Understanding the Changes on Florida PIP Auto Insurance
In line with the governor’s goal to crack down on auto insurance fraud, the state of Florida instituted reforms on its no-fault insurance commonly known as PIP (Personal Injury Protection). This post will provide basic understanding about the important changes on the reformed PIP law.
The Sunshine State still offers the $10,000 PIP coverage which will provide immediate assistance to the policyholder in the event of an accident, to cover for medical expenses, partial wage loss, and some out of pocket expenses that would be necessary following the accident. However, not knowing the changes instituted on the Florida PIP law might deny a policyholder for the said benefits. So, here are the things that each Florida auto insurance policyholder must know about the new PIP law:
• Once injured, the policyholder must seek medical treatment not later than 14 days. Failure to do so will default the PIP coverage.
• Though the medical treatment was availed within the 14-day time window, the PIP beneficiary must be diagnose by the medical provider to be in a “emergency medical condition (EMC)” before the beneficiary will be able to avail of the full $10,000 PIP coverage, otherwise, the beneficiary can only use the partial $2,500 coverage. Emergency medical condition is defined as that when the patient’s health is in serious jeopardy, that there is impairment to his or her bodily functions, or that there is a serious dysfunction on any of his or her body parts or organs.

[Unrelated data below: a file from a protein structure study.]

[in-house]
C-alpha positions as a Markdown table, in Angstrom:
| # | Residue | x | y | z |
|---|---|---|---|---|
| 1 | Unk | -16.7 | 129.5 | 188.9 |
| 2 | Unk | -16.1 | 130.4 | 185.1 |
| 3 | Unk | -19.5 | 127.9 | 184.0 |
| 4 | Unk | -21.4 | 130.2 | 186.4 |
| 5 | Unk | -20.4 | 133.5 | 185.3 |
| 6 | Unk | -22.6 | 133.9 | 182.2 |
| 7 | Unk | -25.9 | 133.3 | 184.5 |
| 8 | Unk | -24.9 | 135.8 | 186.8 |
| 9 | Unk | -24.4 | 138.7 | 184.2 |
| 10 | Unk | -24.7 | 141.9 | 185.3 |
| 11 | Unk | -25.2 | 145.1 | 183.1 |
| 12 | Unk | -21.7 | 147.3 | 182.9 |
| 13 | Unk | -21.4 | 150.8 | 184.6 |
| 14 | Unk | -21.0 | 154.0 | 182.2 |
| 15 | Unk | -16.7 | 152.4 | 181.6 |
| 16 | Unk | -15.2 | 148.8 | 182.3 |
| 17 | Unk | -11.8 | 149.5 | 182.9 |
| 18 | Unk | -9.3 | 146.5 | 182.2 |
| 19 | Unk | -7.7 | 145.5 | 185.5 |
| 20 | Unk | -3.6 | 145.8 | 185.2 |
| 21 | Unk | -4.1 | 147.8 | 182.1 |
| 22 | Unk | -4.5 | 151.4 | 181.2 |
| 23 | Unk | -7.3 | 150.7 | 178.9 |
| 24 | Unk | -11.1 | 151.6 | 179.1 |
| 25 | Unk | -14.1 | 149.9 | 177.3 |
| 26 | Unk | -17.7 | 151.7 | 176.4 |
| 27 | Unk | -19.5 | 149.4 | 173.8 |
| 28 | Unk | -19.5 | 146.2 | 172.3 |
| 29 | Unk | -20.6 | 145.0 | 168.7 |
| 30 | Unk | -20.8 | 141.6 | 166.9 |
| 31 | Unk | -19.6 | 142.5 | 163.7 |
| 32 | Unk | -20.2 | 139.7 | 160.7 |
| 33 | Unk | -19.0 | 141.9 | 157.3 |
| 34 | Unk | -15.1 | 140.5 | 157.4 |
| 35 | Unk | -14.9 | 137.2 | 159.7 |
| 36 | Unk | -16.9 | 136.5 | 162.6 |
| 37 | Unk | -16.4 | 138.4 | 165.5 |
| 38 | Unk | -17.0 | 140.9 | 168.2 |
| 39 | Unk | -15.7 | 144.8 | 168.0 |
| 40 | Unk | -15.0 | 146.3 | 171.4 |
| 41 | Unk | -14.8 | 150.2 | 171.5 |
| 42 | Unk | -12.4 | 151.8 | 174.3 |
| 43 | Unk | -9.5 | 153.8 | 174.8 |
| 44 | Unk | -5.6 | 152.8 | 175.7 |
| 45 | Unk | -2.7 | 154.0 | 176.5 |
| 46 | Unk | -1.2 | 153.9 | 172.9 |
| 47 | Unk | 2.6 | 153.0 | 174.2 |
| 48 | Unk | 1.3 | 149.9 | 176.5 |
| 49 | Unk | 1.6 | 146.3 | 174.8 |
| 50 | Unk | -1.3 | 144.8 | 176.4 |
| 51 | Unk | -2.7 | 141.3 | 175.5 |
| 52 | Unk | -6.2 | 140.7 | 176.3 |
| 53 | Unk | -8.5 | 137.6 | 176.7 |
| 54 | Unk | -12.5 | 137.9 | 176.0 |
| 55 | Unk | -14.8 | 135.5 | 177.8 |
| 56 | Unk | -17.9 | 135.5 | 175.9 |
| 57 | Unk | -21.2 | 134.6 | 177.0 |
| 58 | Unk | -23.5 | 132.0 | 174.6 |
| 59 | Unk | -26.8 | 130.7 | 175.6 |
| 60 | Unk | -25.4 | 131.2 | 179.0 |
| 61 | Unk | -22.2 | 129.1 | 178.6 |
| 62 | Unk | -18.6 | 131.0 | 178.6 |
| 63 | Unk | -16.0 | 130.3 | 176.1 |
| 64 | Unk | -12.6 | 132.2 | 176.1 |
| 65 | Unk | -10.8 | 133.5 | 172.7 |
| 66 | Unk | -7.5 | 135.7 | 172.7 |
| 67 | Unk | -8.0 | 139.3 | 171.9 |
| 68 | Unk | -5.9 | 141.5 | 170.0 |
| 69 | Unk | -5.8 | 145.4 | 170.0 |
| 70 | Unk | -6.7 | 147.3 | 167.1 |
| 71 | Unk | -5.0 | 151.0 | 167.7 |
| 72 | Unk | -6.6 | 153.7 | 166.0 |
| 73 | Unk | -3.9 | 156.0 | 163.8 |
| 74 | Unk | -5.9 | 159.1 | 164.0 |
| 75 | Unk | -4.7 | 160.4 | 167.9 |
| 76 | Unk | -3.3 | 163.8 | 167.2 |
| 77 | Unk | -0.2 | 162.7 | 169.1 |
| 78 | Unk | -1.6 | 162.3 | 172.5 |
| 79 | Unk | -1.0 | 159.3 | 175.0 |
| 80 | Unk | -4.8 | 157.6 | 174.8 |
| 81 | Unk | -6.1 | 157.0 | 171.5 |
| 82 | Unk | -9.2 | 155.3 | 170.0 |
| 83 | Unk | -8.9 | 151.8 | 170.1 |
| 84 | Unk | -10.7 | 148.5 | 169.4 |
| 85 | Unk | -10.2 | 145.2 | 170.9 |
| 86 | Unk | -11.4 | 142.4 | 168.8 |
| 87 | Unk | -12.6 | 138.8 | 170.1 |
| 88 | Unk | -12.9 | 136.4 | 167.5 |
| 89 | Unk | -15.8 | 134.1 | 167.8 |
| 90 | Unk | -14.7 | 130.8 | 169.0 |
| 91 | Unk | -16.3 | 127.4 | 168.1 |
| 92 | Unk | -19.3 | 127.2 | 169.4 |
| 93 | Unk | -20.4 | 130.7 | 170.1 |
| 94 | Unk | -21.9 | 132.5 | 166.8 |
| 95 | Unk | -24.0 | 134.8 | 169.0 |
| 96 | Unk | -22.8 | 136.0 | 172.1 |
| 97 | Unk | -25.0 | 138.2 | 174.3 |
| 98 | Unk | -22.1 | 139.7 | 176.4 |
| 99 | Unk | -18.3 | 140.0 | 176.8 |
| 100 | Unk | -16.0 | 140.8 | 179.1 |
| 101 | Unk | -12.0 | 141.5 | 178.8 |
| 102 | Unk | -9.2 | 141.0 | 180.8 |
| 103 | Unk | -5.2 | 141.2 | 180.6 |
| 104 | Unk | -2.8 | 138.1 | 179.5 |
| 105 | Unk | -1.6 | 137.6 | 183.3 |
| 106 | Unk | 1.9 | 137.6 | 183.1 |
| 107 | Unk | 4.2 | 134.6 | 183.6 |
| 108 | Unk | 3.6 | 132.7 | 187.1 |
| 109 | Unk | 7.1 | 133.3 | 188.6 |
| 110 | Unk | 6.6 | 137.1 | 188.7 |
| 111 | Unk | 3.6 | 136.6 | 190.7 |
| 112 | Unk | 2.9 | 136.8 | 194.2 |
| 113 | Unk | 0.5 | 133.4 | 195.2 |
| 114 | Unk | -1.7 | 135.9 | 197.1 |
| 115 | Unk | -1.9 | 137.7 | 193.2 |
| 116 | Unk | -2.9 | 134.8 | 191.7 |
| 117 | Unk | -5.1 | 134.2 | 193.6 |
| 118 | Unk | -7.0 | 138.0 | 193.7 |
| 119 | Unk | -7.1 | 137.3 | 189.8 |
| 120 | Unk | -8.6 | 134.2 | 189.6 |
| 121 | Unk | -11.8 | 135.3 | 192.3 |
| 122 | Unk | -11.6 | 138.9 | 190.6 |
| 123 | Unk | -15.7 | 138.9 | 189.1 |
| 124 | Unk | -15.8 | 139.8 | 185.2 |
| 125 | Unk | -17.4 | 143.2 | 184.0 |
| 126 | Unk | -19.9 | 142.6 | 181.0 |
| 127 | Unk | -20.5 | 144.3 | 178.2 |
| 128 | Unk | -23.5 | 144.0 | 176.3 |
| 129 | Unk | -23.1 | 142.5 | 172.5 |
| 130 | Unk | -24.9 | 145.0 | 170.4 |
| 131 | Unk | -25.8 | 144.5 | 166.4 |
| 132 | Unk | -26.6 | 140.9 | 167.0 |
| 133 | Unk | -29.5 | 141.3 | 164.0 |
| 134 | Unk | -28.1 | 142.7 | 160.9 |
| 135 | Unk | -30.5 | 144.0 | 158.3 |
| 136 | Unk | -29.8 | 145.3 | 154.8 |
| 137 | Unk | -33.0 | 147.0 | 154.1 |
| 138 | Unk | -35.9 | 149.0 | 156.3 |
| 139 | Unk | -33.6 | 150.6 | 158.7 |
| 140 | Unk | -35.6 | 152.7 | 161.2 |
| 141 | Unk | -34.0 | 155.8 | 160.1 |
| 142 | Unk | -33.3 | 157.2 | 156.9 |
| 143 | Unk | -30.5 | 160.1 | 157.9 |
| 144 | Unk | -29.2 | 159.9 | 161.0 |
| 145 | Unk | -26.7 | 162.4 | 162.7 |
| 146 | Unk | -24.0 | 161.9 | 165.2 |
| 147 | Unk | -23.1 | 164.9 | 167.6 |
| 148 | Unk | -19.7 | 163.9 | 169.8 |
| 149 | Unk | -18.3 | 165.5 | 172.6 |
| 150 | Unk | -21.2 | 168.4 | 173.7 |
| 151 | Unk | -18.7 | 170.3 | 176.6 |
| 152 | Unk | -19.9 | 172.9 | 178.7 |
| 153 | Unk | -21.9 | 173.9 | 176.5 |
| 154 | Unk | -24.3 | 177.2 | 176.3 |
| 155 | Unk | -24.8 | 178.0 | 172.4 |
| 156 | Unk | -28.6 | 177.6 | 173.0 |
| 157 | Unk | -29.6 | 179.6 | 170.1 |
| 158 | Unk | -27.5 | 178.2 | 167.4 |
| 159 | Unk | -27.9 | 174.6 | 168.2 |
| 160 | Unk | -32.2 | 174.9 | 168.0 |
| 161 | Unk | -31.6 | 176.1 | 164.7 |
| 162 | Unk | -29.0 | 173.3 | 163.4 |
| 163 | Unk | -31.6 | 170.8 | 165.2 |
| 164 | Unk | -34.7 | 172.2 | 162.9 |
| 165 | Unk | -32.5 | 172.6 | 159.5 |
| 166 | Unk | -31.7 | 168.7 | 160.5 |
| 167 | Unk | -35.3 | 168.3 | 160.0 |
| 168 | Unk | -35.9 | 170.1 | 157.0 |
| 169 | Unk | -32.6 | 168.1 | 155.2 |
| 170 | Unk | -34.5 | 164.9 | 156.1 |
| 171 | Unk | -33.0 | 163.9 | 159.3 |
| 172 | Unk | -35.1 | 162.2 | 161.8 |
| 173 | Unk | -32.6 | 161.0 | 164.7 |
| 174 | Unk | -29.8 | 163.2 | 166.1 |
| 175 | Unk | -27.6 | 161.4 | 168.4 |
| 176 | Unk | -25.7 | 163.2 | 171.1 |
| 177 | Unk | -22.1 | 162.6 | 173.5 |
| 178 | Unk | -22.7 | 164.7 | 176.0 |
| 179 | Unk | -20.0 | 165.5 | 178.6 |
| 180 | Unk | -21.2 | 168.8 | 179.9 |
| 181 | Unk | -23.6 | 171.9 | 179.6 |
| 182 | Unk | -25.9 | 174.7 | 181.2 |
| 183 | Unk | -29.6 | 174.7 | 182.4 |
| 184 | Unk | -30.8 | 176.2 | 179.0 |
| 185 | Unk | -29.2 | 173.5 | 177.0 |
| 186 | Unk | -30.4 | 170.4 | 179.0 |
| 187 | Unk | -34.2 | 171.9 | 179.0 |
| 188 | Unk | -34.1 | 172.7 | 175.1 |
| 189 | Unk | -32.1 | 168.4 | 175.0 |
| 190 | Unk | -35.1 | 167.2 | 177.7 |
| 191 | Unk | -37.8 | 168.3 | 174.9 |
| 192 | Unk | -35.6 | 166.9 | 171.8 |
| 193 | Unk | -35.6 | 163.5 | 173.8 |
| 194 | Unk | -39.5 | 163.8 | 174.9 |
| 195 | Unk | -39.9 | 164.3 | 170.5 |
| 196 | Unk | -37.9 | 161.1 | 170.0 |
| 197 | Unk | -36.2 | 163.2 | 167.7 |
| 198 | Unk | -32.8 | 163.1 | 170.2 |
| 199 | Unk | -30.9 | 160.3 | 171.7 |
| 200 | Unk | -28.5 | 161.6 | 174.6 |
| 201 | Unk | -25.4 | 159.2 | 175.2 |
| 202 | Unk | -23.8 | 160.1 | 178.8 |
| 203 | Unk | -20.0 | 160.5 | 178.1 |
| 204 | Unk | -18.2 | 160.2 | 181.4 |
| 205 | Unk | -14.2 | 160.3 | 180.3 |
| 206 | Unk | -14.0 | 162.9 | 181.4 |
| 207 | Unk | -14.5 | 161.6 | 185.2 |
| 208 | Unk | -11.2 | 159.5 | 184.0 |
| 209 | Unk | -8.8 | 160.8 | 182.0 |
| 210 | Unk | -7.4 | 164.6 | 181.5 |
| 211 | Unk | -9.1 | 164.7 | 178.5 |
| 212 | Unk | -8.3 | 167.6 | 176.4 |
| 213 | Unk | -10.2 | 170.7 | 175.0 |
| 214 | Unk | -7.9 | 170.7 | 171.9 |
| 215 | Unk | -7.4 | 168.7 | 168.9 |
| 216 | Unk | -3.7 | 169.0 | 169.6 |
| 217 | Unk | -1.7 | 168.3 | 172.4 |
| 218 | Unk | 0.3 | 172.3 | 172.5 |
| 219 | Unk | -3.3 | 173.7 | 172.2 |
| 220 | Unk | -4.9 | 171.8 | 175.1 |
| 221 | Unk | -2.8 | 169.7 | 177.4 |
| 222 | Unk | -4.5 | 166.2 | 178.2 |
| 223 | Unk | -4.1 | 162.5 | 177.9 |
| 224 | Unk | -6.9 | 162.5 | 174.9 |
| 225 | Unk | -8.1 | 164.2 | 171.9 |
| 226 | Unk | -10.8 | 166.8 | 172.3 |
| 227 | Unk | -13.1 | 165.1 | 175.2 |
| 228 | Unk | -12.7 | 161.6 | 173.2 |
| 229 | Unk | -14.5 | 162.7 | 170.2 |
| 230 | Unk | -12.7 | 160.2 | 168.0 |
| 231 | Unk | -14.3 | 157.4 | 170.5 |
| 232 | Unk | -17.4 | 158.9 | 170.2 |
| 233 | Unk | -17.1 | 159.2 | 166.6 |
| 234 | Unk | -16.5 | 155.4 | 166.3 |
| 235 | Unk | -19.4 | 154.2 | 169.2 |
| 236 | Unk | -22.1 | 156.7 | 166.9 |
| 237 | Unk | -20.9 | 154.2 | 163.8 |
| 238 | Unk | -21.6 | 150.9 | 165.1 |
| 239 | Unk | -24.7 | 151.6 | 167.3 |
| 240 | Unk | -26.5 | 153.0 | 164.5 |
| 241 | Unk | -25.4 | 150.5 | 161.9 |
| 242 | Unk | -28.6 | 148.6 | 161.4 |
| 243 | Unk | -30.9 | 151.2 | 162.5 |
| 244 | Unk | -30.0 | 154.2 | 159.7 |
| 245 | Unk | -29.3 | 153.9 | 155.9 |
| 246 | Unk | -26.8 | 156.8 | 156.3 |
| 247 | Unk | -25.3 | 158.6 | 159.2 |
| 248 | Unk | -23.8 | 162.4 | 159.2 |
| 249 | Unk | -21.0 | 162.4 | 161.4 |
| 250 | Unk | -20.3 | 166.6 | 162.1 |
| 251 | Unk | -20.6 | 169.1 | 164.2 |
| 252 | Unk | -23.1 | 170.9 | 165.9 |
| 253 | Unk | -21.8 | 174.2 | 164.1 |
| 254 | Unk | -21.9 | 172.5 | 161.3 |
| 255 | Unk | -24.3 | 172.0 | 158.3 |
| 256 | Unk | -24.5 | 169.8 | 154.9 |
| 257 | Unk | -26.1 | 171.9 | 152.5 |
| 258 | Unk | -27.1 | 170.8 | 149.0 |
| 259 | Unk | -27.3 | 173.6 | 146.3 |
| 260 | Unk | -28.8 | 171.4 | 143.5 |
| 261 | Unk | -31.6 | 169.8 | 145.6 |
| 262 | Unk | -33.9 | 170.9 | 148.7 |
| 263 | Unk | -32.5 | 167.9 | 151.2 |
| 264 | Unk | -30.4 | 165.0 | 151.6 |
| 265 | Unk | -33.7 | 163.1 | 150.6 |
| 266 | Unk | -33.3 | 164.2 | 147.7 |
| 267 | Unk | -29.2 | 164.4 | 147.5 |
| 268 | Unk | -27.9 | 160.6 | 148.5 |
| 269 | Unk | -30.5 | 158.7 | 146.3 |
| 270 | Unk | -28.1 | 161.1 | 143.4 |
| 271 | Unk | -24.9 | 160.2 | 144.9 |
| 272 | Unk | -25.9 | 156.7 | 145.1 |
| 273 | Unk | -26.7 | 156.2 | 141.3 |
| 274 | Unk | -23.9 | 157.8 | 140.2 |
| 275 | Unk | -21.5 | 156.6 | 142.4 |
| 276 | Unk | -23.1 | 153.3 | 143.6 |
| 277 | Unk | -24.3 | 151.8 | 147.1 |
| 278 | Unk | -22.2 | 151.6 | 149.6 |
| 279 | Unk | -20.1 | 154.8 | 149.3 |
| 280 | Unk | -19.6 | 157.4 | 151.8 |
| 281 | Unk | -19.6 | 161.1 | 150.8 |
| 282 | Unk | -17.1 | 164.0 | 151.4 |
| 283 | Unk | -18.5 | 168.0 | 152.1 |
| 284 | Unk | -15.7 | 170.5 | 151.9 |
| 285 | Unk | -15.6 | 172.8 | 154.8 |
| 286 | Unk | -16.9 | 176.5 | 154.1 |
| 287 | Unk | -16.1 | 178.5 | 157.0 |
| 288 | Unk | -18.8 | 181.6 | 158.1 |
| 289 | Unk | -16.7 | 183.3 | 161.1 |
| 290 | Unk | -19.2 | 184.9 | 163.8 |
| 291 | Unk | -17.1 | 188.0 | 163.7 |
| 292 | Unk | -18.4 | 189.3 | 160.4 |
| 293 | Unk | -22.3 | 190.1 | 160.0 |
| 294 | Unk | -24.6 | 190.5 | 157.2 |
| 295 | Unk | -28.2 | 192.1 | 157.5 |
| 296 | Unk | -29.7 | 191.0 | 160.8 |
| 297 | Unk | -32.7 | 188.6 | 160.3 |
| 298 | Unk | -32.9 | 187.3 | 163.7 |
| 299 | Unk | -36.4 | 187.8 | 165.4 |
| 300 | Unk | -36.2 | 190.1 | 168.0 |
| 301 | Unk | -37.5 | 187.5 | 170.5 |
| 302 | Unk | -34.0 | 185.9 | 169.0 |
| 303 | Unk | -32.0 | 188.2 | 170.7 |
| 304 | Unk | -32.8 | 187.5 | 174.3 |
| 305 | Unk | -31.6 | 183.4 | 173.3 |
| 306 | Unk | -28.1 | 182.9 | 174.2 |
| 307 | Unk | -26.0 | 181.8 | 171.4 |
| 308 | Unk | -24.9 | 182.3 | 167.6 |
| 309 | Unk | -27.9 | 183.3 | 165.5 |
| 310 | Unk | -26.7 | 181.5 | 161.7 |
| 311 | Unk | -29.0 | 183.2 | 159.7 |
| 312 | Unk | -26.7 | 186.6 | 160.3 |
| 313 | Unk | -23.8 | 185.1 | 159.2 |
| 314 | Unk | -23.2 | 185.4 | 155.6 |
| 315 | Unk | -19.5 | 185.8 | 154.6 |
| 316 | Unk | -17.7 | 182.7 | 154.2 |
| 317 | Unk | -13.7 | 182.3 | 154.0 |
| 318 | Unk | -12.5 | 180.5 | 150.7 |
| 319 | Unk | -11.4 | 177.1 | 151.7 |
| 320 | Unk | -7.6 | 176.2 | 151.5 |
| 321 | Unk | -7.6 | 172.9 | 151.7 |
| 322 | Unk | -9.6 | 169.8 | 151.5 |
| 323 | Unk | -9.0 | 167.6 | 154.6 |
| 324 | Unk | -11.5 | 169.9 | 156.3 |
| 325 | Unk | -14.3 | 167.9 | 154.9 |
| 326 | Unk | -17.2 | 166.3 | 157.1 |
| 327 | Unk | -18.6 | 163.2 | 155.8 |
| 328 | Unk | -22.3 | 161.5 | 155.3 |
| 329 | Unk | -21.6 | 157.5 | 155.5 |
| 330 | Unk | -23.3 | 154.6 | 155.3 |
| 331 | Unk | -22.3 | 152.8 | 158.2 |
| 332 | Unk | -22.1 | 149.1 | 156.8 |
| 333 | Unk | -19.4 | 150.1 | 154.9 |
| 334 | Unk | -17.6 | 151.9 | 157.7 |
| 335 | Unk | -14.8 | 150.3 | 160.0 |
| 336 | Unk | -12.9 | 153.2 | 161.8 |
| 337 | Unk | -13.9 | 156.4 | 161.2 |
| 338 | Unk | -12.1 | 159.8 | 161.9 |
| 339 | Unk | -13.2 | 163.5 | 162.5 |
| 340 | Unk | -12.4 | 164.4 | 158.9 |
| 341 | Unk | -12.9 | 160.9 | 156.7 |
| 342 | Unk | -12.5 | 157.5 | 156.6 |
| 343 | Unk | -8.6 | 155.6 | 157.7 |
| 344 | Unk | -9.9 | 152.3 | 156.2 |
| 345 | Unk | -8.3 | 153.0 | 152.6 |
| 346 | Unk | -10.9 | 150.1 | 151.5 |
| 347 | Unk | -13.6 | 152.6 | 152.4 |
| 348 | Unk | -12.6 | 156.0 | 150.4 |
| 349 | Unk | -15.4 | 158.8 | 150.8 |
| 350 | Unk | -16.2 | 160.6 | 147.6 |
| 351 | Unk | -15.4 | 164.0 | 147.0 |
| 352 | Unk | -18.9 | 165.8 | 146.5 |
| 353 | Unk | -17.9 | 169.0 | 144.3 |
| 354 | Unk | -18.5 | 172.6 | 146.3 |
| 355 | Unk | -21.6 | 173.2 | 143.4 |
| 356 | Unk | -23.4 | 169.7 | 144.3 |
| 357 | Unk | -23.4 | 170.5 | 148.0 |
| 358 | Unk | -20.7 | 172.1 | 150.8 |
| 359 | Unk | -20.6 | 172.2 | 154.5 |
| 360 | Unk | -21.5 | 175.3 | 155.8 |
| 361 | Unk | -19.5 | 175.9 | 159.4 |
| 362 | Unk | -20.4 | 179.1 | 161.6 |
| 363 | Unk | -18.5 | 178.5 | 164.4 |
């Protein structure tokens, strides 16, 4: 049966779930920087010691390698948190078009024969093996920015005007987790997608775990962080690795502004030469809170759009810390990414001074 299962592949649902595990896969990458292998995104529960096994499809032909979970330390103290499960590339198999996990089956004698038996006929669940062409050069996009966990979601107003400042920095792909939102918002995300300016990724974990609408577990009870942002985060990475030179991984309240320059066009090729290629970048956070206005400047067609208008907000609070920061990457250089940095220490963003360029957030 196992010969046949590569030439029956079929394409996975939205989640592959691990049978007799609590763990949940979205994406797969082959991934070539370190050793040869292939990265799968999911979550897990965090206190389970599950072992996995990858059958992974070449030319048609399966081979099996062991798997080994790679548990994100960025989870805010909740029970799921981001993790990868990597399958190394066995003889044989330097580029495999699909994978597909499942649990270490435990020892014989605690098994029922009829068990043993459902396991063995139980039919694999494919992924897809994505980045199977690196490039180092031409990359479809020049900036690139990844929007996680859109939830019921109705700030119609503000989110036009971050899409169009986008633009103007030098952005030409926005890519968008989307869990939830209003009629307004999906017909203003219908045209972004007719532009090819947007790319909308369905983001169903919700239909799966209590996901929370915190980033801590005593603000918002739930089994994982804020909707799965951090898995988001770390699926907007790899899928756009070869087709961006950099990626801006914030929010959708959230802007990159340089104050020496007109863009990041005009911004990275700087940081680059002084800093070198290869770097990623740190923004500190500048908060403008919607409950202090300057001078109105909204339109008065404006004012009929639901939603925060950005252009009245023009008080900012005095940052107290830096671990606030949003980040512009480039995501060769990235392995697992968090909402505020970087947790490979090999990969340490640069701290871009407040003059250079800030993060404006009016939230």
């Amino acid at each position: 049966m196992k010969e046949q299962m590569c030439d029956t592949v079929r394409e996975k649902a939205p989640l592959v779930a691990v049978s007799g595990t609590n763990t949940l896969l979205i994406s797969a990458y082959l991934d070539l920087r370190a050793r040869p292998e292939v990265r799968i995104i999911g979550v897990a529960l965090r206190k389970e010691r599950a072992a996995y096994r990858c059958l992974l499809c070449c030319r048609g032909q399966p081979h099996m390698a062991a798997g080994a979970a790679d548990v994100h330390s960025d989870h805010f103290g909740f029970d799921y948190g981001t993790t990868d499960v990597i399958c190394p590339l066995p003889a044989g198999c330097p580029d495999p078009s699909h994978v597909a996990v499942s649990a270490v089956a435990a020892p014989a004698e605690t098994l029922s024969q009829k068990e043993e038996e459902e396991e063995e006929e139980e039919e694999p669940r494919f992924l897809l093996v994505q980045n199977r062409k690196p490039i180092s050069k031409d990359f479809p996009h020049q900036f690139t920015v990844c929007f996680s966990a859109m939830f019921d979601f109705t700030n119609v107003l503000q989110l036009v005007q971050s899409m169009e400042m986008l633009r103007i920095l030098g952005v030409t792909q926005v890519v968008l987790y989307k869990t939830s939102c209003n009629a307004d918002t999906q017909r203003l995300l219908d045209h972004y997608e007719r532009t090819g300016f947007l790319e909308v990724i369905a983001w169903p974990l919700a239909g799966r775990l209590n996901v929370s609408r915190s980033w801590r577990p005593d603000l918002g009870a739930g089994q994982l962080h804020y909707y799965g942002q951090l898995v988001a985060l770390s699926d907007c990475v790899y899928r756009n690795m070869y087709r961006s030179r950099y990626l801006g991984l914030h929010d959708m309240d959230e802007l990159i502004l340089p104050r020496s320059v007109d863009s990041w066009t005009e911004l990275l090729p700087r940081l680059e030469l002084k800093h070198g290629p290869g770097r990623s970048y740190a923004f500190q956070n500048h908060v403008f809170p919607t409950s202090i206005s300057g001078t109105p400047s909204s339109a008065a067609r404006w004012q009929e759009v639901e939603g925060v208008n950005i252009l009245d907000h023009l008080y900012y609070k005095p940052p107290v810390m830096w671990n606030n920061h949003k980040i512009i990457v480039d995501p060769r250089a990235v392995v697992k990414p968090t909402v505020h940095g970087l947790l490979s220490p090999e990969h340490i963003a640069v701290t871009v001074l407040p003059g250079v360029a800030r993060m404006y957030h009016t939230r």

• Chiropractors are not among the medical providers that can classify a patient to be in a “emergency medical condition.” The new PIP law requires a list of medical providers that can only designate the EMC status.
• Massage therapy are not anymore covered by Florida’s PIP coverage even so if it is being prescribed by the medical provider.
• Your insurance company may not pay for the treatment of your injuries if the severity of injuries was not recognize during the medical treatment, even so if the doctor will attribute such to the injuries you incurred during the accident.
Additional information on the Florida PIP changes can be found by reading the bill, HB-119, through the Florida Senate website.